Venus was the Roman goddess of fertility and gardens, the equivalent of Aphrodite. Her name is traditionally derived from Latin venus, veneris, 'desire', 'grace', 'charm', 'sexual love', a word which is related to English 'venerate' and even 'winsome'. It also seems to link up with venia, 'grace or favour of the gods', and venenum 'magic drug', 'charm' (English 'venom').

As is to be expected, there have been a number of other attempts to explain the name, including vanus, 'empty' and venio, 'to come'. This latter interpretation was the one favoured by William Camden in his Remains Concerning Britain, although in citing it, he disapprovingly mentioned yet another etymology that had obviously been current: 'Coming to all, as Cicero derived it, à veniendo, a fit name for a good wench. But for shame it is turned of some to Venice.'

However, the name is actually almost certainly pre-Roman, as pointed out by Varro, the Roman scholar born in 116 BC, who wrote, cuius nomen ego antiquis litteris . . . nusquam invent, 'whose name I now found in previous writings'. The original Greek name of the planet Venus was either Hesperos ('evening'), Phosphoros ('light-bearing', see Phosphoros) or Eosphoros ('bearing the dawn', see Eos and Phosphoros).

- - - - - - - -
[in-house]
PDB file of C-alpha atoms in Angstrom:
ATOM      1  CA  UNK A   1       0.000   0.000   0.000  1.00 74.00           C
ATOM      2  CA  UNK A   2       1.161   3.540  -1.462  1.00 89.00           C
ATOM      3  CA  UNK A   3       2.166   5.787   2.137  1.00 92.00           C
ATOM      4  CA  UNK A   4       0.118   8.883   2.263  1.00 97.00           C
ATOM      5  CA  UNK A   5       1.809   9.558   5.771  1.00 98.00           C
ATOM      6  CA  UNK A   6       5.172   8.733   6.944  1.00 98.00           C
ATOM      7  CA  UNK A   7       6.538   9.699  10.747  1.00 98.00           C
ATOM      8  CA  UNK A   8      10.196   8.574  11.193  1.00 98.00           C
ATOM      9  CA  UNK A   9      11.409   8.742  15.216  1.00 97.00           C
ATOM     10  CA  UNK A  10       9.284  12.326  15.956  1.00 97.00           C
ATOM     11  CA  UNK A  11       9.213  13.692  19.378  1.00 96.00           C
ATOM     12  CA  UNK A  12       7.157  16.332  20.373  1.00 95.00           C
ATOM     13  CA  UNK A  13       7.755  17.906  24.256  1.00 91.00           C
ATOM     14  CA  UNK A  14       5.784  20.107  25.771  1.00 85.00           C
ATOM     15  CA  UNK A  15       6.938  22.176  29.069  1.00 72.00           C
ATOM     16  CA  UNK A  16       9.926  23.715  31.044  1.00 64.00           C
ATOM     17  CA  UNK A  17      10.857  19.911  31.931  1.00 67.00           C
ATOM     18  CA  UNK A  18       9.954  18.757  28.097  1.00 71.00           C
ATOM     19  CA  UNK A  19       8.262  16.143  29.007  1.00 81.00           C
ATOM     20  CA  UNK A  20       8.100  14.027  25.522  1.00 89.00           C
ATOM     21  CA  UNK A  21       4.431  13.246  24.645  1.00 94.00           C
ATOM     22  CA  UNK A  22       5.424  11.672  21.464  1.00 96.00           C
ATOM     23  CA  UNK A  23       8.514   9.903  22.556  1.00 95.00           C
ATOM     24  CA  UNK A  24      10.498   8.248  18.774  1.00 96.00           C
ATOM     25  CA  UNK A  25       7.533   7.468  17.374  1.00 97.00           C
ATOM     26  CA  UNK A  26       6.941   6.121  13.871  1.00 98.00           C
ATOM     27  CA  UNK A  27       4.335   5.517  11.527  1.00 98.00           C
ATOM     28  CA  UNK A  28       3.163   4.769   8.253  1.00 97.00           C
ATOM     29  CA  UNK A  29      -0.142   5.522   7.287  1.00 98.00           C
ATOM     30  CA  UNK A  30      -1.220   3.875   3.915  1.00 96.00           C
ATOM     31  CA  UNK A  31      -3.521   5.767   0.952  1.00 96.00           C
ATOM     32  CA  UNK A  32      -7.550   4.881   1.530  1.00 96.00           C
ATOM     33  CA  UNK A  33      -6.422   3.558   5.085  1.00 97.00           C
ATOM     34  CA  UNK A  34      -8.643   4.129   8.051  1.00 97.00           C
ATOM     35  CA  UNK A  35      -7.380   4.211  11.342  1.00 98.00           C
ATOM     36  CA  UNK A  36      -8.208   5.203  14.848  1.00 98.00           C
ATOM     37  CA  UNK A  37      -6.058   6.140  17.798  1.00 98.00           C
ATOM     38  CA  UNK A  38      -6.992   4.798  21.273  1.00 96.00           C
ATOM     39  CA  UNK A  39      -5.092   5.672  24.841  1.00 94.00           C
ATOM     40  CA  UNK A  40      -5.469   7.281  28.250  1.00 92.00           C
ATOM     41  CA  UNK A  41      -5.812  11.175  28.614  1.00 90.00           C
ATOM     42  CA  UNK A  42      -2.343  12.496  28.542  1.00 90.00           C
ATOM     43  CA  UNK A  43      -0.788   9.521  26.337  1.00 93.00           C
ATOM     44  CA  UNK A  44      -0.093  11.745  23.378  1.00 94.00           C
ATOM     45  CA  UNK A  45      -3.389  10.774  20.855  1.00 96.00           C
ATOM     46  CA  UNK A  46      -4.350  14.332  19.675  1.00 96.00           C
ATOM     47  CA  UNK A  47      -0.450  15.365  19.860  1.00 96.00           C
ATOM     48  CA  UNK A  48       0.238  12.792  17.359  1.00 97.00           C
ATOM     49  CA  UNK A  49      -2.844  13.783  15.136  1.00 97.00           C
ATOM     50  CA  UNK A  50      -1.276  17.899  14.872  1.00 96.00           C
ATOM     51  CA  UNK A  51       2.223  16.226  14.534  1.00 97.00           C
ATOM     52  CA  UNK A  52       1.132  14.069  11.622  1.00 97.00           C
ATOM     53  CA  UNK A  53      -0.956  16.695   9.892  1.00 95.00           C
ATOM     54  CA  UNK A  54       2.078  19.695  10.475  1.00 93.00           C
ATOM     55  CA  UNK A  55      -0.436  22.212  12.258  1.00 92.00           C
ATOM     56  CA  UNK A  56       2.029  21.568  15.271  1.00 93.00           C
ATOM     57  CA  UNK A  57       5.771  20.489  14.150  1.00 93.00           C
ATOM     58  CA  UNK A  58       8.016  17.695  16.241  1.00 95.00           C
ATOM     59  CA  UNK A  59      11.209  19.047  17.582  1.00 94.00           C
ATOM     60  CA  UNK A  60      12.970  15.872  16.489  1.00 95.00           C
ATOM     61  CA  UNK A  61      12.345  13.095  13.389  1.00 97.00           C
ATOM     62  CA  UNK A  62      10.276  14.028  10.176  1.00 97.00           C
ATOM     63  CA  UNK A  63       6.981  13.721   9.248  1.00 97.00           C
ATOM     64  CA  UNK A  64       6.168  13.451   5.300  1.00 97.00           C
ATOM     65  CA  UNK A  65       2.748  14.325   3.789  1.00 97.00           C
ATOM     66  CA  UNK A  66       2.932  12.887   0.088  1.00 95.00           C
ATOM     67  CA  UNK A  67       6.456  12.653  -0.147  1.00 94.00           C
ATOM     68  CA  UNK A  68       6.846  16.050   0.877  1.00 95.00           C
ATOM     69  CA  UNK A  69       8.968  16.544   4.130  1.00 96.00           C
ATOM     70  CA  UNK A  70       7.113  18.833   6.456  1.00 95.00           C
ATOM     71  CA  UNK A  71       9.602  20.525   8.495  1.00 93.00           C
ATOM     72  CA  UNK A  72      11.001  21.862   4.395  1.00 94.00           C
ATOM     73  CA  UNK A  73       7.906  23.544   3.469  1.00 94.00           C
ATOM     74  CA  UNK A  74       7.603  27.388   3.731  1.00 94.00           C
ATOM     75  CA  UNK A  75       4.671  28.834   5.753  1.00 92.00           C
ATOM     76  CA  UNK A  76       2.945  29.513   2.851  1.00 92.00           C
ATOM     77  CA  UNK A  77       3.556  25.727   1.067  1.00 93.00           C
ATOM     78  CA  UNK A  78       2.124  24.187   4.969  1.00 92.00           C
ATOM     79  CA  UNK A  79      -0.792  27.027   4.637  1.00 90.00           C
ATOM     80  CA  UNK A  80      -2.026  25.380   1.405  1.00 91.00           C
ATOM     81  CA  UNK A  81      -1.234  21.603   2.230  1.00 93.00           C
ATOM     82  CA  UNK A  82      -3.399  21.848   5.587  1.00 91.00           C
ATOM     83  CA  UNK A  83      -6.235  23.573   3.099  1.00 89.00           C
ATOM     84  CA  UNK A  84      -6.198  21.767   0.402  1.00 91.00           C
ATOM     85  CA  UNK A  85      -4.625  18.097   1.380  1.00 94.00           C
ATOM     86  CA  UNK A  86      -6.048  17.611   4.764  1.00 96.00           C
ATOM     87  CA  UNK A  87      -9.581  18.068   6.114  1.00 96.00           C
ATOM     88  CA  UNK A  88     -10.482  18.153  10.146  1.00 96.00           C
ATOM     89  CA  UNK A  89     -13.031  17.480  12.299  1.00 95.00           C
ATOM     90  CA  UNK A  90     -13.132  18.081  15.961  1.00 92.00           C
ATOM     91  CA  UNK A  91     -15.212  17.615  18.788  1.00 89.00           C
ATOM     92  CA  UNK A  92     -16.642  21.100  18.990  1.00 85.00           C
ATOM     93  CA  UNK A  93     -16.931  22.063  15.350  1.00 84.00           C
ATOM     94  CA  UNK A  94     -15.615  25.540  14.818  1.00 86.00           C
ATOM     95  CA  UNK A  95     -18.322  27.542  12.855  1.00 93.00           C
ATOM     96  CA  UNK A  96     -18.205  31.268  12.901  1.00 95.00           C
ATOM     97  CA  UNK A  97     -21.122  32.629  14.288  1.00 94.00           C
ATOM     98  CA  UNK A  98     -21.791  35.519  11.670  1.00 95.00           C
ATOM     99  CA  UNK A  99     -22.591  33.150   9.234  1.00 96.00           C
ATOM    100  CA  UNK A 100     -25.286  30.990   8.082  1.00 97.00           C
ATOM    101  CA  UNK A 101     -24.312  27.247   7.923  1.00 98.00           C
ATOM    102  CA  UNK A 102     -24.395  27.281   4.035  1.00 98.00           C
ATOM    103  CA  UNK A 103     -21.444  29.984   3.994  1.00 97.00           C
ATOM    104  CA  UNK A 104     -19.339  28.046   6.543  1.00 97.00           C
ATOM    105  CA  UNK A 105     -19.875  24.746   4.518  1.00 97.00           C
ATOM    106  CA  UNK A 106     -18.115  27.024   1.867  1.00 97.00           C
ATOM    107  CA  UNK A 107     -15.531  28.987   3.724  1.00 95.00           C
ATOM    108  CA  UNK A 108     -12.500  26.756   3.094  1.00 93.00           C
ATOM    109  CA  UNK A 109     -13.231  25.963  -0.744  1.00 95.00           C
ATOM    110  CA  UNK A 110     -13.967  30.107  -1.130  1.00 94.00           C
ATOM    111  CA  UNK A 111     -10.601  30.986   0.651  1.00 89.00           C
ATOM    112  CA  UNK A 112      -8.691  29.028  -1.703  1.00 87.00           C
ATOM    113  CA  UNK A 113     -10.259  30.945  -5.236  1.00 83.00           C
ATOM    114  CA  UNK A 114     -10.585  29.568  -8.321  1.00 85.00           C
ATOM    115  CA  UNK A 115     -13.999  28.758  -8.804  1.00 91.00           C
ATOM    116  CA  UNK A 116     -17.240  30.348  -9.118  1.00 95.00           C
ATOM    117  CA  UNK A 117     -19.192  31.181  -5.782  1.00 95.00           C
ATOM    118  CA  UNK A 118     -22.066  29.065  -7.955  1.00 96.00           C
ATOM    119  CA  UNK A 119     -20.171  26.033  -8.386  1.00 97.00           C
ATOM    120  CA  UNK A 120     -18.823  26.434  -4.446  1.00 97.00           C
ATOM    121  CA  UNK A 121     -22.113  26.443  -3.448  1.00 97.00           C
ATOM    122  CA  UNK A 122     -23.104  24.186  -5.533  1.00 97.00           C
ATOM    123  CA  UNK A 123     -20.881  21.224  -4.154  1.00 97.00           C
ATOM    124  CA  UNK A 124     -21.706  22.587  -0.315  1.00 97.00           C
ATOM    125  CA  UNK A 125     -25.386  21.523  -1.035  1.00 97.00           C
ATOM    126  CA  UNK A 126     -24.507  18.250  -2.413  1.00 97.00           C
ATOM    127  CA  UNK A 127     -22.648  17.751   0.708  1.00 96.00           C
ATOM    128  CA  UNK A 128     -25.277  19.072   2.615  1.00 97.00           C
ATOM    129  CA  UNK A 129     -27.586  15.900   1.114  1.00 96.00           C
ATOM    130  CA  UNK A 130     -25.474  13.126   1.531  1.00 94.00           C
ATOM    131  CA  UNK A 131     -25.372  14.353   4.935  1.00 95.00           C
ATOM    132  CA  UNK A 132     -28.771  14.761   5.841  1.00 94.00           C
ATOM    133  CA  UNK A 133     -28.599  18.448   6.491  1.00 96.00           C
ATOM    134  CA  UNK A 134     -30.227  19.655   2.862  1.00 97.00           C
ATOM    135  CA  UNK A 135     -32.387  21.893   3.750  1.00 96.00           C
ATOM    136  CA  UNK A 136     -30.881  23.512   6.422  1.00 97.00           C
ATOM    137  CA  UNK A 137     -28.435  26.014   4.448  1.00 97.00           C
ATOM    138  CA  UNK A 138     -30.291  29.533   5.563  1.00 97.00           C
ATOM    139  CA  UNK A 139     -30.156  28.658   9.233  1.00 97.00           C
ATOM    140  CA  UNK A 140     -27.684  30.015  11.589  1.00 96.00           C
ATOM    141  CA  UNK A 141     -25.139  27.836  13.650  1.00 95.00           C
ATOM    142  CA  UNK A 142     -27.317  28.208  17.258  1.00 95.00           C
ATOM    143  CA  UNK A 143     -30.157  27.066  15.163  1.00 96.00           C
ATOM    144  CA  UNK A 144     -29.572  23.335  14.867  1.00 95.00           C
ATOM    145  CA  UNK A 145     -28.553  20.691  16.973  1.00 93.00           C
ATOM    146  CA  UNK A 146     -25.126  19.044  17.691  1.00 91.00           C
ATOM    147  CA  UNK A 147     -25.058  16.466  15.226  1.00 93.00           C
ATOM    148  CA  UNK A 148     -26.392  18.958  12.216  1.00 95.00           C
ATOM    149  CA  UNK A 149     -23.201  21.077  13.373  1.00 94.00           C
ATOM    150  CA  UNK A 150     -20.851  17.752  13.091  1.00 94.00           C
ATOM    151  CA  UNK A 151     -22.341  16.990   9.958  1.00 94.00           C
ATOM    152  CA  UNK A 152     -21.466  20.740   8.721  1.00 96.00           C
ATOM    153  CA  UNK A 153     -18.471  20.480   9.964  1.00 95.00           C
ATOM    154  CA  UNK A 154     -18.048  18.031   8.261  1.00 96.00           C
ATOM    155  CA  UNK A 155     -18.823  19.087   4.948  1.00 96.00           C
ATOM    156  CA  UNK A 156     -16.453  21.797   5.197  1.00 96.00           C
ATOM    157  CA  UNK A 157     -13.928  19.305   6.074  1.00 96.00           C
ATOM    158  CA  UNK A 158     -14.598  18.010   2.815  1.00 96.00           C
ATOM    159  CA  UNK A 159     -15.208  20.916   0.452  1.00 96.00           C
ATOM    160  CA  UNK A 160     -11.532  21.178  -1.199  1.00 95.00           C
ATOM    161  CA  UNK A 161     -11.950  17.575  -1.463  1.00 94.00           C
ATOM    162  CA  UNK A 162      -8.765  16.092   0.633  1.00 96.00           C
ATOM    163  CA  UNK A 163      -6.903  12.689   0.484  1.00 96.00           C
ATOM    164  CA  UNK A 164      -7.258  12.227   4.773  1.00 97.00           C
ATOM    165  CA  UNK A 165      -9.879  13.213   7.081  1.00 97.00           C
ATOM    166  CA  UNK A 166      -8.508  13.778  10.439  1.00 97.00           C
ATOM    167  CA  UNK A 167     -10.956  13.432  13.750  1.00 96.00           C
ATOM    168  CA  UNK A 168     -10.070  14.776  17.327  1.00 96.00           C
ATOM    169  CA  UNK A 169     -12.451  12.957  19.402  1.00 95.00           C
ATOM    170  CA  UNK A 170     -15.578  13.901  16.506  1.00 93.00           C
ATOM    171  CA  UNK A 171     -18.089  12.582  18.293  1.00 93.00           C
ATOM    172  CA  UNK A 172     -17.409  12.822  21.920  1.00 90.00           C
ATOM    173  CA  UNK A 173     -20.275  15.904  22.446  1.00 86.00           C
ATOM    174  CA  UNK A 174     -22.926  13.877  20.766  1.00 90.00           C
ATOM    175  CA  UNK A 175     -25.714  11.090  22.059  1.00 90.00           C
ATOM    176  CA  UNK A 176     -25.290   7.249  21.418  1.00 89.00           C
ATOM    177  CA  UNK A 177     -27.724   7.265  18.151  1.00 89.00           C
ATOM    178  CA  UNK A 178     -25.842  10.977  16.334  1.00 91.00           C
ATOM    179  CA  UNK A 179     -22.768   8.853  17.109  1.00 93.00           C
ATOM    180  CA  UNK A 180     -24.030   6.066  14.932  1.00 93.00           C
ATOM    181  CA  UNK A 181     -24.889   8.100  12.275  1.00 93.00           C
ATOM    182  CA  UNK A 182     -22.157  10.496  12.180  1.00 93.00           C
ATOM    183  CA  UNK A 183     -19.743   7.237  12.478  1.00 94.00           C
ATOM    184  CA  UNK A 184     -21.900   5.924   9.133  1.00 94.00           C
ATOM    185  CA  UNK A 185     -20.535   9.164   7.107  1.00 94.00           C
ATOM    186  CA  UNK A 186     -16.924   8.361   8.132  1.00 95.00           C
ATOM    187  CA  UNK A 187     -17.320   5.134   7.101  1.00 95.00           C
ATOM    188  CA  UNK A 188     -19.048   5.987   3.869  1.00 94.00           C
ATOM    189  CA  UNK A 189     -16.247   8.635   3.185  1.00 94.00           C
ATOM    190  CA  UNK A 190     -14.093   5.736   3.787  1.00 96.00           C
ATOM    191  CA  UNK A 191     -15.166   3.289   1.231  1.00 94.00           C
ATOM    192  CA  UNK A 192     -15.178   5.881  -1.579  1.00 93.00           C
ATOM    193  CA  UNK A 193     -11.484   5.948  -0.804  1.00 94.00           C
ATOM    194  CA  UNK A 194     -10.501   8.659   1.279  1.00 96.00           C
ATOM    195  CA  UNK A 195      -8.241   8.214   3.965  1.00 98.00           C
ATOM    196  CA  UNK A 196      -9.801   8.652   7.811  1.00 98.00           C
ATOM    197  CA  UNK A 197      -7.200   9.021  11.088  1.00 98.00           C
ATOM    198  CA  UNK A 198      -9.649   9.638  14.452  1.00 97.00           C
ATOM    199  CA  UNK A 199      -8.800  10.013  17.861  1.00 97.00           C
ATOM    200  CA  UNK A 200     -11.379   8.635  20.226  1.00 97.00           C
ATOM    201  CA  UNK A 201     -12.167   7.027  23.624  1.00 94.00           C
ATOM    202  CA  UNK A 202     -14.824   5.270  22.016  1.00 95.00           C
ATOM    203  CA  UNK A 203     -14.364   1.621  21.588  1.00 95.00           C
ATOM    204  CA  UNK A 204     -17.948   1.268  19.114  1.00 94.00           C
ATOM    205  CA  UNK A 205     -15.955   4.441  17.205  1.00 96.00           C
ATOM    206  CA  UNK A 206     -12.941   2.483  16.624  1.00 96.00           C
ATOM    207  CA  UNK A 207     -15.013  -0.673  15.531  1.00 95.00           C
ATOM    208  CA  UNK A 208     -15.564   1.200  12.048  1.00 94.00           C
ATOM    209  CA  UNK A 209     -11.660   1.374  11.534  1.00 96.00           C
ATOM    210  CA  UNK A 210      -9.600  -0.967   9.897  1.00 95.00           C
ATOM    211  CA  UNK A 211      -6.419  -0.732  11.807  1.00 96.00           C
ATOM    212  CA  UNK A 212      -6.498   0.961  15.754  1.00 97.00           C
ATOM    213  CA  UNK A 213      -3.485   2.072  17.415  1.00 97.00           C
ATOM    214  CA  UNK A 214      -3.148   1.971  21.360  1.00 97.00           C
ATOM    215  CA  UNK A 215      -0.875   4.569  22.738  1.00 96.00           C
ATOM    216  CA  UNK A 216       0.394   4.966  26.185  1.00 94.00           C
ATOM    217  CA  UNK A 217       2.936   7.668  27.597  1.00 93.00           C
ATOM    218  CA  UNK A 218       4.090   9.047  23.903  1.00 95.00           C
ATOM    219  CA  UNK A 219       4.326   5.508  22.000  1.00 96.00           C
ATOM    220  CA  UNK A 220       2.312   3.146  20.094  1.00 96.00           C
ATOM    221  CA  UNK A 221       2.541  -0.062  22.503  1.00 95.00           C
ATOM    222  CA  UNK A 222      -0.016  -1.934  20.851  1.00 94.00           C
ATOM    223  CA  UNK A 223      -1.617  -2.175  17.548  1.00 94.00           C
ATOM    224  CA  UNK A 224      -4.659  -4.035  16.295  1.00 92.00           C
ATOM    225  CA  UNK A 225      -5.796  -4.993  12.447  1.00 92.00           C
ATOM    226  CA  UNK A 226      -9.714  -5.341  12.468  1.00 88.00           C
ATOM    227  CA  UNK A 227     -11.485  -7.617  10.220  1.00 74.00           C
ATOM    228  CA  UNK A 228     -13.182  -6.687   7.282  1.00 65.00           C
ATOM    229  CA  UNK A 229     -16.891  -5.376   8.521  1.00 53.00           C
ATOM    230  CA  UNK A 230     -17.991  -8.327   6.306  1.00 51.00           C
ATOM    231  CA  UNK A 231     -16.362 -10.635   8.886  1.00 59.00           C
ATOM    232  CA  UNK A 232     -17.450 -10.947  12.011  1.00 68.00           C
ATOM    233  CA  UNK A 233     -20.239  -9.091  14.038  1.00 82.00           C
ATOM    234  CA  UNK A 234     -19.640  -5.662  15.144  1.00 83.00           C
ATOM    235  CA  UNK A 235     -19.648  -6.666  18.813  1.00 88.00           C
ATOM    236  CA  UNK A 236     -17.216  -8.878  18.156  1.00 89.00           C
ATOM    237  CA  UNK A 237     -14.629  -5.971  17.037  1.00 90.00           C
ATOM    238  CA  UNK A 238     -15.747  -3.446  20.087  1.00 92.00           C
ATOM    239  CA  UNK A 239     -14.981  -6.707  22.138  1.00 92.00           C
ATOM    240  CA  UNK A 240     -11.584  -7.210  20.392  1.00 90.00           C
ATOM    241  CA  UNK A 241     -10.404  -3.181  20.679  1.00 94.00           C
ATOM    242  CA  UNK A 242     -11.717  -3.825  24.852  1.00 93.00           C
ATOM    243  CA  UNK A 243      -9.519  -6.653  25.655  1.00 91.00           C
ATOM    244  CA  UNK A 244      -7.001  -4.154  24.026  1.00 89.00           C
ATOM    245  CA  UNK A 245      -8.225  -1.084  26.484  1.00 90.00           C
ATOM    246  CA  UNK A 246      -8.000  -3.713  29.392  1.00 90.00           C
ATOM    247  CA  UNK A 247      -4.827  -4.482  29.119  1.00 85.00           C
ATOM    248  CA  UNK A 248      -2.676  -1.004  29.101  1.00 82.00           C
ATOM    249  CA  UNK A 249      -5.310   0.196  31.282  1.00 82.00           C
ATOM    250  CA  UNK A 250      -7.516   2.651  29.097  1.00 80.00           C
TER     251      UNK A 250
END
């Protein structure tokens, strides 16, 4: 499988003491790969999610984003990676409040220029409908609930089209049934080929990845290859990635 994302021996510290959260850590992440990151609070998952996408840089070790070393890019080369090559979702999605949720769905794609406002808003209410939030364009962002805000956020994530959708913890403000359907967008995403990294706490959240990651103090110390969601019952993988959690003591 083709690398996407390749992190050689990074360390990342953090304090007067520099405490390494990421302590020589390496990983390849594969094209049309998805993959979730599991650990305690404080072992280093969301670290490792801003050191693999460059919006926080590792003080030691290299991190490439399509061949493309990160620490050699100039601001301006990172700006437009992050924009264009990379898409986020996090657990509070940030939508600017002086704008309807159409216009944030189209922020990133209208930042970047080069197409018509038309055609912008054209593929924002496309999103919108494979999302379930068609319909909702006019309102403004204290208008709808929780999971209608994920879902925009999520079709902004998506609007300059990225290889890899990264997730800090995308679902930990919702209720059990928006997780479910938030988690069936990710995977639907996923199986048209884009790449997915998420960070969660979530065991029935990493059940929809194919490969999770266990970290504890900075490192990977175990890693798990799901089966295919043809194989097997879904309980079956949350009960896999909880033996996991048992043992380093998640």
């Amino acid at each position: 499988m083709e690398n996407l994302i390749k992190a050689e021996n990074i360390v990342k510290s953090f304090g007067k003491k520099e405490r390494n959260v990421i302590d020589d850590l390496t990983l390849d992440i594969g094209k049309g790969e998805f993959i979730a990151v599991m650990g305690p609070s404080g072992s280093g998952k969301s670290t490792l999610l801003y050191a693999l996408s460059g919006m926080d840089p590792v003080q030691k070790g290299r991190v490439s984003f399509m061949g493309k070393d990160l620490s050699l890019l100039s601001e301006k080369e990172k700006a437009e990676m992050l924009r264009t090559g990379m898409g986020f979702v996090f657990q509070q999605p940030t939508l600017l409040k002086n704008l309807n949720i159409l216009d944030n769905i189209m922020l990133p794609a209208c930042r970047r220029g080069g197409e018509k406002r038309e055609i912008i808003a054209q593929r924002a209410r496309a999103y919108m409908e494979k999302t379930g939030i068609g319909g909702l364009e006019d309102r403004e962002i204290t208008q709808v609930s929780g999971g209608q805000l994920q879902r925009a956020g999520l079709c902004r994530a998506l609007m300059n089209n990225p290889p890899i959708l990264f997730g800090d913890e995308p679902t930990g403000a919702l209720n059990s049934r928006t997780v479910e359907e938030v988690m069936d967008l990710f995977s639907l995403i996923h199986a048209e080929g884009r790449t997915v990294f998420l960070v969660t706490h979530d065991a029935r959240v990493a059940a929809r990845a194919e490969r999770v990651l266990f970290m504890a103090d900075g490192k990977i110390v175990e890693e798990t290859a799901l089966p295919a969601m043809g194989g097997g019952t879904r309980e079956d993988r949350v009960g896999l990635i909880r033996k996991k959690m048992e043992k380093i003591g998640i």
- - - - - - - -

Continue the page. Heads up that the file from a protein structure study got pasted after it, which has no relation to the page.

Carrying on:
More than one name was used of the planet since Venus can be observed in both the evening and the morning, and the Greeks thought that they were seeing two separate 'stars'. (It was Pythagoras, incidentally, who first suggested that it was actually a single heavenly body.) Of these three names, Hesperos, of course, was the planet's evening one, while Phosphoros and Eosphoros were alternative morning names.

Later, when the Greeks were eventually convinced that Venus was only a single planet, her name of Aphrodite appeared, this being recorded by Aristotle and his teacher Plato in the third century BC. Finally the Roman name came, although not before the Romans in turn had abandoned their own 'morning' and 'evening' names for the planet of Lucifer ('light-bringer') and Vesper ('evening', as English 'vespers'). (It was much later than this that Lucifer came to be a nickname of the Devil in Christian mythology.)